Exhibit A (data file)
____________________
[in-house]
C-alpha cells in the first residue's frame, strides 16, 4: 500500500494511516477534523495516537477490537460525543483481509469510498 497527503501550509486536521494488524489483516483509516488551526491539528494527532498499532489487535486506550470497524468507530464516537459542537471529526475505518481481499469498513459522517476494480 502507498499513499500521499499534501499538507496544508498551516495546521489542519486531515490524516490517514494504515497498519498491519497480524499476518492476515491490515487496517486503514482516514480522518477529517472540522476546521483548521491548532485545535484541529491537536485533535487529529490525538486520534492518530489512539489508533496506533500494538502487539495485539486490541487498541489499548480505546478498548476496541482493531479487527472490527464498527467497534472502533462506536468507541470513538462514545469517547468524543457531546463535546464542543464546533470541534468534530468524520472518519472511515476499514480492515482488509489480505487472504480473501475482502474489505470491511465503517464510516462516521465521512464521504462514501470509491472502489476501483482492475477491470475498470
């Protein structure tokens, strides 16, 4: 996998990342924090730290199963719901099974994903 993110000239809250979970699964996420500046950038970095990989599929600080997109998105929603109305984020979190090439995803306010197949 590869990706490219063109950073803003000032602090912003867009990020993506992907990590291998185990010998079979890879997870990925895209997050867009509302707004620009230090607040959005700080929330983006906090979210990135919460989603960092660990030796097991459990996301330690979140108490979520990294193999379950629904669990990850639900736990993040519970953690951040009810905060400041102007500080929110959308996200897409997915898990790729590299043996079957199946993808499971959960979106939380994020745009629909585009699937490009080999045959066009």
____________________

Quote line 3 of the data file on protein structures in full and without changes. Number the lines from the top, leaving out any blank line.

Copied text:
């Protein structure tokens, strides 16, 4: 996998990342924090730290199963719901099974994903 993110000239809250979970699964996420500046950038970095990989599929600080997109998105929603109305984020979190090439995803306010197949 590869990706490219063109950073803003000032602090912003867009990020993506992907990590291998185990010998079979890879997870990925895209997050867009509302707004620009230090607040959005700080929330983006906090979210990135919460989603960092660990030796097991459990996301330690979140108490979520990294193999379950629904669990990850639900736990993040519970953690951040009810905060400041102007500080929110959308996200897409997915898990790729590299043996079957199946993808499971959960979106939380994020745009629909585009699937490009080999045959066009």